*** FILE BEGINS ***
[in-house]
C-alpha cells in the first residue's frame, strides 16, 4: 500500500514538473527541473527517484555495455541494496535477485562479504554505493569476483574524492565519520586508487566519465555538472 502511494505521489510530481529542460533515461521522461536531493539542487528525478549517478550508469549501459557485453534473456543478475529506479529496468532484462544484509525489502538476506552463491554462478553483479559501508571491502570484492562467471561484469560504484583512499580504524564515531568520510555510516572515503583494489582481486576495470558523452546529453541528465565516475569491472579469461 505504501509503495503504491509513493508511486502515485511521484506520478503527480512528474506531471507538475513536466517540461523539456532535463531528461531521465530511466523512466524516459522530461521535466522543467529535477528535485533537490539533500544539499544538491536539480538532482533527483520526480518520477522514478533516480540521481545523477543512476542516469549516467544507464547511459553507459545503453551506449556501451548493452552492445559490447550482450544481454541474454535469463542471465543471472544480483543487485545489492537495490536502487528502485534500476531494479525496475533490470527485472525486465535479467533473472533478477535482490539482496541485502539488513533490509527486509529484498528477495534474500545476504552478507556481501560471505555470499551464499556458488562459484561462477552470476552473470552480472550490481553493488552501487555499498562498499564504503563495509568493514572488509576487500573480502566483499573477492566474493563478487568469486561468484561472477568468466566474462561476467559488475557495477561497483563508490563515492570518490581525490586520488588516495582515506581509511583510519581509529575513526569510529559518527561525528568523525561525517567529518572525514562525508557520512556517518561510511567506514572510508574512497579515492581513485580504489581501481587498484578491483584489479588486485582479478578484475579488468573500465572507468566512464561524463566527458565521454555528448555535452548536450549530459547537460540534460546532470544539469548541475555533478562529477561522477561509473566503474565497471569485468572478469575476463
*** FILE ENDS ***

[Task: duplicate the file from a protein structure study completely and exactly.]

[in-house]
C-alpha cells in the first residue's frame, strides 16, 4: 500500500514538473527541473527517484555495455541494496535477485562479504554505493569476483574524492565519520586508487566519465555538472 502511494505521489510530481529542460533515461521522461536531493539542487528525478549517478550508469549501459557485453534473456543478475529506479529496468532484462544484509525489502538476506552463491554462478553483479559501508571491502570484492562467471561484469560504484583512499580504524564515531568520510555510516572515503583494489582481486576495470558523452546529453541528465565516475569491472579469461 505504501509503495503504491509513493508511486502515485511521484506520478503527480512528474506531471507538475513536466517540461523539456532535463531528461531521465530511466523512466524516459522530461521535466522543467529535477528535485533537490539533500544539499544538491536539480538532482533527483520526480518520477522514478533516480540521481545523477543512476542516469549516467544507464547511459553507459545503453551506449556501451548493452552492445559490447550482450544481454541474454535469463542471465543471472544480483543487485545489492537495490536502487528502485534500476531494479525496475533490470527485472525486465535479467533473472533478477535482490539482496541485502539488513533490509527486509529484498528477495534474500545476504552478507556481501560471505555470499551464499556458488562459484561462477552470476552473470552480472550490481553493488552501487555499498562498499564504503563495509568493514572488509576487500573480502566483499573477492566474493563478487568469486561468484561472477568468466566474462561476467559488475557495477561497483563508490563515492570518490581525490586520488588516495582515506581509511583510519581509529575513526569510529559518527561525528568523525561525517567529518572525514562525508557520512556517518561510511567506514572510508574512497579515492581513485580504489581501481587498484578491483584489479588486485582479478578484475579488468573500465572507468566512464561524463566527458565521454555528448555535452548536450549530459547537460540534460546532470544539469548541475555533478562529477561522477561509473566503474565497471569485468572478469575476463